Memories of his old life surfaced.
The daredevil danger. Car chases. Dodging sprays of bullets. Renegade justice. An eye for an eye. All that crap. Mercenary glory hadn’t worked out so well for his dad—gunned down and murdered in cold blood, a case the police had never solved.
No life for a man who wanted a secure future. Especially one that included the smart, sophisticated woman a few rooms away. The type of woman Trey had hoped, believed, one day he’d meet. Now that he had, he intended to protect the future he envisioned. Separate and safe from the garbage heap he’d left behind.
With the exception of a lone, obsessed hacker, Trey was so close to everything he wanted, he could taste it. And he planned to taste Devon’s lips again by the end of the night.
An ear-piercing yip startled him.
“Jesus!” Trey leaped back, praying he hadn’t flattened her dog. He bent to investigate, and, to his relief, Peanut appeared intact. “Dude. You can’t sneak up on me like that.”
Peanut’s tongue lolled out the side of his mouth and he rapidly pawed at Trey’s calves.
Trey sighed. He lifted the ten-pound fluffball and held the dog against his palm and forearm. “I’m doing this so I don’t squish you.”
Peanut seemed fine with that arrangement. He blinked behind bangs of white fur, then settled his tiny jaw against the tips of Trey’s fingers. His pink tongue stuck out slightly as though making fun of Trey. He heaved a big sigh for a little dog and closed his eyes. Instant snooze.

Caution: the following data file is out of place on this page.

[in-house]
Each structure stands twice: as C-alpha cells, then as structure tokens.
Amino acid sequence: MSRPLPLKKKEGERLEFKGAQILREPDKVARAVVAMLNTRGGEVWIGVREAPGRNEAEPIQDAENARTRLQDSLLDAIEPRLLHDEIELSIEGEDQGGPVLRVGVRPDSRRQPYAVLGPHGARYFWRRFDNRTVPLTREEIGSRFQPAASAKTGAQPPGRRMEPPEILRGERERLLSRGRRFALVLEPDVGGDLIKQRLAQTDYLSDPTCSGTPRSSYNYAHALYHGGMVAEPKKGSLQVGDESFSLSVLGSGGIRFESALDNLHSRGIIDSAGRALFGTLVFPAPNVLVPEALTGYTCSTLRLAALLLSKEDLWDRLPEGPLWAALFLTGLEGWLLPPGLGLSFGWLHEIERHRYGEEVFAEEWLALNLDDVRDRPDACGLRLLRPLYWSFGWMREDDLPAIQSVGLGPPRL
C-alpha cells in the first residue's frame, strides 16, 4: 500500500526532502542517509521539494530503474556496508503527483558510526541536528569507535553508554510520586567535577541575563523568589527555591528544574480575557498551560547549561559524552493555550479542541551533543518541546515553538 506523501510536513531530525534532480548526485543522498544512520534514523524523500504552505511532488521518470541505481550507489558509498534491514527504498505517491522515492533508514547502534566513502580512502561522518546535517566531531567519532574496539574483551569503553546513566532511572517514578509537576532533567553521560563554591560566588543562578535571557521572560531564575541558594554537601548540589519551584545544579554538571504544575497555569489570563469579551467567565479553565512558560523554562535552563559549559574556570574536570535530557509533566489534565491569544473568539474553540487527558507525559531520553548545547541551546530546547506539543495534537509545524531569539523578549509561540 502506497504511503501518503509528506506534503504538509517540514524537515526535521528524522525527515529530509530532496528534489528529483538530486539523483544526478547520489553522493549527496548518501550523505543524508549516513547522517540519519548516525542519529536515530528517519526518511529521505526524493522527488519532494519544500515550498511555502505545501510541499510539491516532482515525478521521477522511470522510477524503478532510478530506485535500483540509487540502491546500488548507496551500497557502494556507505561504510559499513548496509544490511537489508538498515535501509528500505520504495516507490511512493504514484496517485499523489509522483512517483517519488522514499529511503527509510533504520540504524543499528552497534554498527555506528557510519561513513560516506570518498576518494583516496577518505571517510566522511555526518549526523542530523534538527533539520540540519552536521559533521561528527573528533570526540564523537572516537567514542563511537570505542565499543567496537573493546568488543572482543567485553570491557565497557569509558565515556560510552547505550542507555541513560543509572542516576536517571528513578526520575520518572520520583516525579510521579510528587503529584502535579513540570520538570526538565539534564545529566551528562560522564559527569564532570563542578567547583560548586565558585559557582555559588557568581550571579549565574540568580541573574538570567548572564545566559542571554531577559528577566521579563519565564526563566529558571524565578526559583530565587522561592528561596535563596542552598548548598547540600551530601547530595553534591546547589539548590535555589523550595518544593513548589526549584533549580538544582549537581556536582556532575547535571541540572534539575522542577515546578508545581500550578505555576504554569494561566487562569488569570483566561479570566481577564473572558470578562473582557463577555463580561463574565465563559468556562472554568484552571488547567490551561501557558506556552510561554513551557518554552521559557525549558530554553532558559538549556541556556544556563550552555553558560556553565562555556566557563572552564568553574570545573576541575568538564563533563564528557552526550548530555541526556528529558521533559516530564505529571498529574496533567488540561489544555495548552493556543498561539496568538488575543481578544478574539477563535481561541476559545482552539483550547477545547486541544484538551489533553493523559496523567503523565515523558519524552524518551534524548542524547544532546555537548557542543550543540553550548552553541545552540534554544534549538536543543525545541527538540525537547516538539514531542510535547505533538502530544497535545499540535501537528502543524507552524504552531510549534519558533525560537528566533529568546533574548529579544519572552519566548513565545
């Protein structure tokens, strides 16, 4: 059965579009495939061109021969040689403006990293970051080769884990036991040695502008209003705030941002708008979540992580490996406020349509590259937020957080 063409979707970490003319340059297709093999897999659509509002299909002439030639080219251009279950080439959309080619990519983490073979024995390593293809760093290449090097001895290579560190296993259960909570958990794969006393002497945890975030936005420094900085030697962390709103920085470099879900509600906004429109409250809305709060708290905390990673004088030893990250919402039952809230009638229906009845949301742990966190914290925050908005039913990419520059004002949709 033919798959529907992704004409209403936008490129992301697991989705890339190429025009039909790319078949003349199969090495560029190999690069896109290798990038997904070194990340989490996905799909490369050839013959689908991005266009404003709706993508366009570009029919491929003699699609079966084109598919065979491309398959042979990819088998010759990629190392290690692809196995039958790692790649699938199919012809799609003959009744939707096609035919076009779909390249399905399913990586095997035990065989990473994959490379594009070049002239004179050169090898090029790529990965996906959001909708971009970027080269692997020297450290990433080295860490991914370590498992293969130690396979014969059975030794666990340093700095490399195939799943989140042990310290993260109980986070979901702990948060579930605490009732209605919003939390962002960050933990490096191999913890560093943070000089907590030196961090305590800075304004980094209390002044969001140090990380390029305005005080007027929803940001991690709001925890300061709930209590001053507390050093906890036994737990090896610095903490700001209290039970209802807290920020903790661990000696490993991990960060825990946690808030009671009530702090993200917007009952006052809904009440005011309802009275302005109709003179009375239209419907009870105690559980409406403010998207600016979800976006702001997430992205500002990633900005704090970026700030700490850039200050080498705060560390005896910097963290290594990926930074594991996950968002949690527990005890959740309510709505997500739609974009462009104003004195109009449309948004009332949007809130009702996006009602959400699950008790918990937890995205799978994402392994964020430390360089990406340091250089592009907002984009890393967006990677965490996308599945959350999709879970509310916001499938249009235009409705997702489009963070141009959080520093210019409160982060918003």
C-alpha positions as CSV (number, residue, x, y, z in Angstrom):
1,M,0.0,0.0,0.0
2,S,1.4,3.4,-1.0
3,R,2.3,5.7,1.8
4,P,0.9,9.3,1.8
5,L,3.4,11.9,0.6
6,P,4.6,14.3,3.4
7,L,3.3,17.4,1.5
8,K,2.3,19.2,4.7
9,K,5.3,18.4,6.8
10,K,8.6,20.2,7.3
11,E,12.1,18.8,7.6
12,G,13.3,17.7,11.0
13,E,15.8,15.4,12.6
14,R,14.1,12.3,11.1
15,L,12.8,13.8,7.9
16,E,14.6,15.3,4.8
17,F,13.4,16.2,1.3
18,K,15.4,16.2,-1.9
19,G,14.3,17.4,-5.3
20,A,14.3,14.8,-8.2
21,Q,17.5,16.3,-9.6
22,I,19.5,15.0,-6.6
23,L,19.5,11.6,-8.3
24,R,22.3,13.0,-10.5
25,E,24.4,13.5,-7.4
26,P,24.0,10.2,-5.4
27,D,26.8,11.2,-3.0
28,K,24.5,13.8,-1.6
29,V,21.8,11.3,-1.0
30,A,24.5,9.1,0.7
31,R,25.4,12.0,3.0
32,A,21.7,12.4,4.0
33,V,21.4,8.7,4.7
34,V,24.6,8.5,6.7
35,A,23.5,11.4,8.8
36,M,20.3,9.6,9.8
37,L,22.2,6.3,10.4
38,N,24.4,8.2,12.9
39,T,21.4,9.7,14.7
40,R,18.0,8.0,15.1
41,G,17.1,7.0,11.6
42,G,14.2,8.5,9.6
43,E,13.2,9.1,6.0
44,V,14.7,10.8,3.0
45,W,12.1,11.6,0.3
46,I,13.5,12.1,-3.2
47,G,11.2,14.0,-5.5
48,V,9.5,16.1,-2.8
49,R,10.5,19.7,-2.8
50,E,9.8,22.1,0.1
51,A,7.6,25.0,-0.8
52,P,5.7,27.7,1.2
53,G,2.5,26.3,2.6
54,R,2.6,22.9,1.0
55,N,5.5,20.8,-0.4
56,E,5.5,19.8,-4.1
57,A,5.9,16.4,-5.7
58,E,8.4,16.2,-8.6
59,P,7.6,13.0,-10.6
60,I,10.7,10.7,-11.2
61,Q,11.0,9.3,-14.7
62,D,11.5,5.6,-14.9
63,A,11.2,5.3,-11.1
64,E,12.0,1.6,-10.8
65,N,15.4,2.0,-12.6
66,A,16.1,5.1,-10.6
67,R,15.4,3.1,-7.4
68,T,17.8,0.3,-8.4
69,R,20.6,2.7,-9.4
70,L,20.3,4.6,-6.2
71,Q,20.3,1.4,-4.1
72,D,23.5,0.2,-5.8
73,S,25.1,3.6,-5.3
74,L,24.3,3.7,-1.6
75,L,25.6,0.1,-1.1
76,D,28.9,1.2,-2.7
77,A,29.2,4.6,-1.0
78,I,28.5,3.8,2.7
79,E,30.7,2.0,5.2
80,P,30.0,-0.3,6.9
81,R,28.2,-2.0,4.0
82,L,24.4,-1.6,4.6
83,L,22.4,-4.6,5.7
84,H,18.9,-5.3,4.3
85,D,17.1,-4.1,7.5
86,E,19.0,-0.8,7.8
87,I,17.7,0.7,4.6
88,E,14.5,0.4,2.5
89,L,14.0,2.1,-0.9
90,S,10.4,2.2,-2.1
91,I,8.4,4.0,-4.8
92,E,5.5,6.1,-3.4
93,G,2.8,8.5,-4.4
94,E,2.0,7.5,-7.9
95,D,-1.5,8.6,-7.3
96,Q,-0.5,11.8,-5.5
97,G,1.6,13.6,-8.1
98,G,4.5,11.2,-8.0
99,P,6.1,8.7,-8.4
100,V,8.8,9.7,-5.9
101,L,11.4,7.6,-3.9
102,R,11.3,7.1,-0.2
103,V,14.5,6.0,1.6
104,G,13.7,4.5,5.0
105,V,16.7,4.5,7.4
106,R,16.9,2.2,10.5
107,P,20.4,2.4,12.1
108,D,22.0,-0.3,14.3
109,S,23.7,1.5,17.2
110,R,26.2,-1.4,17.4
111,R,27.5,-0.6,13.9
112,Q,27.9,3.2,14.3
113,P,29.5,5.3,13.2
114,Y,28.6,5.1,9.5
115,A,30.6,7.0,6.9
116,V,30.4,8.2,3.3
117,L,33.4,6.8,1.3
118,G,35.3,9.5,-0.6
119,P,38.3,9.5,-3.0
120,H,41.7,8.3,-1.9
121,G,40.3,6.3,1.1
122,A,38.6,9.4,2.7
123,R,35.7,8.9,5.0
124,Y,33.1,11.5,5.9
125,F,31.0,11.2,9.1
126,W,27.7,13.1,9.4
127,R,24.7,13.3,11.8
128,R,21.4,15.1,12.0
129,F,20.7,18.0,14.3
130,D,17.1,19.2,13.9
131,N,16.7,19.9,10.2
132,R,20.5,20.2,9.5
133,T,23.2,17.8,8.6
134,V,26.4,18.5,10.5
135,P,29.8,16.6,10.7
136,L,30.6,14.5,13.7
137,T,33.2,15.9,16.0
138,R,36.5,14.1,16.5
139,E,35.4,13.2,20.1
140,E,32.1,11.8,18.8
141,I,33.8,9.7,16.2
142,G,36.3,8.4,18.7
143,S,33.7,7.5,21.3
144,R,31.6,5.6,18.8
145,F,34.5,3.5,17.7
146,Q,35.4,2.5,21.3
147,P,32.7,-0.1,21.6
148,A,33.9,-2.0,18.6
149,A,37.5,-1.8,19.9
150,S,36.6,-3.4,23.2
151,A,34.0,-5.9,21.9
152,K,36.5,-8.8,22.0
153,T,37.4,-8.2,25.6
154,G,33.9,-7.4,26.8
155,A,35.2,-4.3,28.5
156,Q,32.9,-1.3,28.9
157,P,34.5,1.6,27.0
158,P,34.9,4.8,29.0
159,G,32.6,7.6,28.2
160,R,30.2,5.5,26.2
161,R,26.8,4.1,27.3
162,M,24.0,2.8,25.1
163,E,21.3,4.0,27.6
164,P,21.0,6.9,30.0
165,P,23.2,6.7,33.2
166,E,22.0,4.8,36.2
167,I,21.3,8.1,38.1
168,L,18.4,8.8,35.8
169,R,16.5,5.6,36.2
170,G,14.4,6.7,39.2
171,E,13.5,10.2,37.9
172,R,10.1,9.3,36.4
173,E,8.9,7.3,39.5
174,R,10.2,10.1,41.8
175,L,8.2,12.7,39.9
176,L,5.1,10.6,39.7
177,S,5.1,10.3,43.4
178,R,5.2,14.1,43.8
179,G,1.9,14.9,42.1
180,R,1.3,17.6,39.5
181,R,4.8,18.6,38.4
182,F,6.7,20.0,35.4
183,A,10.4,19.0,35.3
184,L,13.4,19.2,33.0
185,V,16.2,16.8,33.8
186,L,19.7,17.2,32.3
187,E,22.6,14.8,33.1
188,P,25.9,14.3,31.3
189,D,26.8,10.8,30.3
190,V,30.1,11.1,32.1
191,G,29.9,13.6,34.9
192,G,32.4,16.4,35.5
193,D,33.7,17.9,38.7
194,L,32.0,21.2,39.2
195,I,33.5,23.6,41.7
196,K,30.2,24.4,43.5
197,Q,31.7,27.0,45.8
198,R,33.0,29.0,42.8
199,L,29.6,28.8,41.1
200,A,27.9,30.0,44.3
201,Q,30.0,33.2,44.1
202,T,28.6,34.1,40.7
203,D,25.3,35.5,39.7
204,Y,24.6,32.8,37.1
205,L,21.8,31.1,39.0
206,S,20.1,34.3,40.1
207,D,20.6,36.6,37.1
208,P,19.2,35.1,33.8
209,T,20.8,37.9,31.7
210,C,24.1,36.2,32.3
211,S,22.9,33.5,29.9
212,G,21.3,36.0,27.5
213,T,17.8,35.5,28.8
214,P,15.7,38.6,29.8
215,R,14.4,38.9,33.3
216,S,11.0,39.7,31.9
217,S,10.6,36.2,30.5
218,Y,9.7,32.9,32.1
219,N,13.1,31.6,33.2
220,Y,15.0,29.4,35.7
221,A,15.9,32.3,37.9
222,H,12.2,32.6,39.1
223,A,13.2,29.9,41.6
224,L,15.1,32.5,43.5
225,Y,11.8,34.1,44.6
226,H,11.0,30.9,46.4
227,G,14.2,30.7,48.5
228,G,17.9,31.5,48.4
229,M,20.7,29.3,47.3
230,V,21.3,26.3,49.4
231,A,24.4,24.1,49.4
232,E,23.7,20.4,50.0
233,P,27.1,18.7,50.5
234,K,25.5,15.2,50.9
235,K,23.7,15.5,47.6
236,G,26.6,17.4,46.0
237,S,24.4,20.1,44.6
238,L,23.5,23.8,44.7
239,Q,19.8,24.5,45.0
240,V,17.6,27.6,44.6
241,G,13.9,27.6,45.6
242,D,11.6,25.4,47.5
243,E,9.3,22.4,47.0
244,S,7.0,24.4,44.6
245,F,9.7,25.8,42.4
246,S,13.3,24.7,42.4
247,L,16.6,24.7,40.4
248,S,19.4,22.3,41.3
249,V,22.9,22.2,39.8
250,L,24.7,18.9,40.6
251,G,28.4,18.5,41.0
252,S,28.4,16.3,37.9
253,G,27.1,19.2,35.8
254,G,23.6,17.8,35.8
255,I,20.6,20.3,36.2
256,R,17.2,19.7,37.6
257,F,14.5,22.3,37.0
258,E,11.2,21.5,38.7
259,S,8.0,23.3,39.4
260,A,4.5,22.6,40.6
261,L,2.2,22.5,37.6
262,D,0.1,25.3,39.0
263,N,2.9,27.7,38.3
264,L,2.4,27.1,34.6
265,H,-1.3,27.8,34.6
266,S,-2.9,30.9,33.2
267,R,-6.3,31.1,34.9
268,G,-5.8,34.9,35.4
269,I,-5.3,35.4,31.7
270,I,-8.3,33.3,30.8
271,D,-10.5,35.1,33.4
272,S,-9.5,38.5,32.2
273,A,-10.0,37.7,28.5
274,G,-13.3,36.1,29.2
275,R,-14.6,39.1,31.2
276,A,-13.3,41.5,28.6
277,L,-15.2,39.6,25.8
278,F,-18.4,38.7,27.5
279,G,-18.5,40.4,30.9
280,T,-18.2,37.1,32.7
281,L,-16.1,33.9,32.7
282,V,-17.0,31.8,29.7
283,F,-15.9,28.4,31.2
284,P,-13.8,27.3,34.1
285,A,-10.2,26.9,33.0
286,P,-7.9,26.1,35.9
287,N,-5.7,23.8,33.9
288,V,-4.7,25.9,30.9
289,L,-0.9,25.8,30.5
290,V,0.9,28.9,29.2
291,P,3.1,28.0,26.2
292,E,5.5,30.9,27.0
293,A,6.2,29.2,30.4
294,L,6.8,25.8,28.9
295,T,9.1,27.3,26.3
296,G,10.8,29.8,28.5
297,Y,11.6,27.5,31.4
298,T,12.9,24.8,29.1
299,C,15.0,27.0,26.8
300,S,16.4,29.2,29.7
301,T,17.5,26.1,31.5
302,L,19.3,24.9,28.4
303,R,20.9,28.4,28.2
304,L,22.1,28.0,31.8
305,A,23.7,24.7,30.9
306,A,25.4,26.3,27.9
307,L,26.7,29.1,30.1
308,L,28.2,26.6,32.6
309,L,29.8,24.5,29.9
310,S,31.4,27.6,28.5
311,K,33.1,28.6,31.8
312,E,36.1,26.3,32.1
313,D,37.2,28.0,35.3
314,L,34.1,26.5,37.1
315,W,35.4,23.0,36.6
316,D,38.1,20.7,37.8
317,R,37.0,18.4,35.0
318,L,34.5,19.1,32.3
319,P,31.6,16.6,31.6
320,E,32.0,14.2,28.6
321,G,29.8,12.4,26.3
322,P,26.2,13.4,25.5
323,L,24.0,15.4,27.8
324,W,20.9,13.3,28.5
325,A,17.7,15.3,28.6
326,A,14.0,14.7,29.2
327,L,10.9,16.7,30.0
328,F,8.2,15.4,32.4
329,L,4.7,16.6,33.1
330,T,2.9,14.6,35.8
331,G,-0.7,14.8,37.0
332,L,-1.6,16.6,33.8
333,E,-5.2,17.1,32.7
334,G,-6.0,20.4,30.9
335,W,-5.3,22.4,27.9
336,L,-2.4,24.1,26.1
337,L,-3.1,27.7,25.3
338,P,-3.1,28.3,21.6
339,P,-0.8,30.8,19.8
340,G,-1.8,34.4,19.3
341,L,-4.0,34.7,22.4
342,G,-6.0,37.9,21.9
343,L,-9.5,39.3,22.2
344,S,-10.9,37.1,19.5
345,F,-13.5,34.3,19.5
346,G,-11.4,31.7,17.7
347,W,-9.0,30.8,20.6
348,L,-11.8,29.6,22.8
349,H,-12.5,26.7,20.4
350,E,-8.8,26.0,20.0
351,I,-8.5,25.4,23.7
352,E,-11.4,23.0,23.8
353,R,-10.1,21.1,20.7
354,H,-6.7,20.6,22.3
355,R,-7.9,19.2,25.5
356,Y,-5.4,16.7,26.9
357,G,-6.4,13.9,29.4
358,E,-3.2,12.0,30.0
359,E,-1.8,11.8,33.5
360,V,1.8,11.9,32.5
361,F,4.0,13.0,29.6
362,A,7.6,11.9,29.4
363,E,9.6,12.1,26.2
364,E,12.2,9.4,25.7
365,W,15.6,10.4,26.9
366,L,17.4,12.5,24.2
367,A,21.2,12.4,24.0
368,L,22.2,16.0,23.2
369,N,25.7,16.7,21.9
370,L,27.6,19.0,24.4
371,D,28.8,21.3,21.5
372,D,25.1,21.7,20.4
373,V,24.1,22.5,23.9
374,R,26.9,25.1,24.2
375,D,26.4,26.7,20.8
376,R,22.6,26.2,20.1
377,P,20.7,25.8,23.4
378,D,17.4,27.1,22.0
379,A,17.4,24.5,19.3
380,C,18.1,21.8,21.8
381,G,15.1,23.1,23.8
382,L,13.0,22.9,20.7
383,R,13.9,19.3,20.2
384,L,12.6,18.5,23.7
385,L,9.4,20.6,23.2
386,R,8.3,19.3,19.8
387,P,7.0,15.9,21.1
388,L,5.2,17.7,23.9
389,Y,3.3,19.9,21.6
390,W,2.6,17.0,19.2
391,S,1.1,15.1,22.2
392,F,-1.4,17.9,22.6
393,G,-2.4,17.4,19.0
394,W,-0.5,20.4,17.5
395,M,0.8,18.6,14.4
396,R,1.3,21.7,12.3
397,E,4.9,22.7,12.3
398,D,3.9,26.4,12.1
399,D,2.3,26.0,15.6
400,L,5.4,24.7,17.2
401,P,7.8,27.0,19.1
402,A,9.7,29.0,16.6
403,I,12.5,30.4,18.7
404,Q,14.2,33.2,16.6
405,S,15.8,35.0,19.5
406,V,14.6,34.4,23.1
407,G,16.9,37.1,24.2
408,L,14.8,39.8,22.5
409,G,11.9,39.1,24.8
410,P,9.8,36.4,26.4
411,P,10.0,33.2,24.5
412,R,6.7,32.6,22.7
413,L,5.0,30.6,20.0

Trey took a seat on her white leather sofa, resting his occupied arm in his lap. A minute later, Devon stood beside him and handed him a glass of red wine.
Her eyes glittered with amusement. “You and Peanut look cozy.”
He glanced at his lap, then back at her, and arched an eyebrow. “Jealous?”
“Not as long as I get to sit in your lap later.” She winked.
Hell, yes. Trey considered pitching the dog, grabbing Devon’s waist and pulling her down onto him. But he’d probably offend her and spill wine all over her nice white couch. Later, he promised himself, talking down his erection. “For you,” he said, “there’s an open invitation.”
“Good to know.” A wicked little smile tugged her lips as she reached for her dog. “Let me take Peanut off your hands.”
Peanut gave a disgruntled snort, followed by a pitiful whine. “Ooh, I know, poor baby. Your life is so hard.” She sat beside Trey, and her dog pawed in a circle then collapsed on her thighs. “He likes to snuggle, and we haven’t had guests in a while, so you’re a novelty.”
His glance wandered over her, pausing at her breasts before he met her eyes. “That’s surprising. I figured men would be lined up outside your door.”
She rolled her eyes. “Yeah, it must be a slow week.”
He moved closer to her on the couch. “I don’t mind competition, as long as they know I have first dibs.”
“First and only.”
He clung to a few threads of etiquette, forcing himself not to jump her bones right here. “Lucky me.”